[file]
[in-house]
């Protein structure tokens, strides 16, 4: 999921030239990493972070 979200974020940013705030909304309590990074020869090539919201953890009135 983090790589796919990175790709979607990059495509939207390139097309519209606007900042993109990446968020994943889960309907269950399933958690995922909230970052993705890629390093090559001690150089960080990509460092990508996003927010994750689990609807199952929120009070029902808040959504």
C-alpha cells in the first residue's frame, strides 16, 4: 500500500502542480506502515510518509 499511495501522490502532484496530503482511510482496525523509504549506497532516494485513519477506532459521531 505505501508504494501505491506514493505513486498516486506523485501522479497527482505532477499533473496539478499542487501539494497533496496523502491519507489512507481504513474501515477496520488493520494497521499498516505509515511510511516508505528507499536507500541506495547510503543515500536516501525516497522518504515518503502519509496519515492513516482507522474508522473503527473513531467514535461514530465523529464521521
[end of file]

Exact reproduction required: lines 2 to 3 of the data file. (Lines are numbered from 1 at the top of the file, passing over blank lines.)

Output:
């Protein structure tokens, strides 16, 4: 999921030239990493972070 979200974020940013705030909304309590990074020869090539919201953890009135 983090790589796919990175790709979607990059495509939207390139097309519209606007900042993109990446968020994943889960309907269950399933958690995922909230970052993705890629390093090559001690150089960080990509460092990508996003927010994750689990609807199952929120009070029902808040959504």
C-alpha cells in the first residue's frame, strides 16, 4: 500500500502542480506502515510518509 499511495501522490502532484496530503482511510482496525523509504549506497532516494485513519477506532459521531 505505501508504494501505491506514493505513486498516486506523485501522479497527482505532477499533473496539478499542487501539494497533496496523502491519507489512507481504513474501515477496520488493520494497521499498516505509515511510511516508505528507499536507500541506495547510503543515500536516501525516497522518504515518503502519509496519515492513516482507522474508522473503527473513531467514535461514530465523529464521521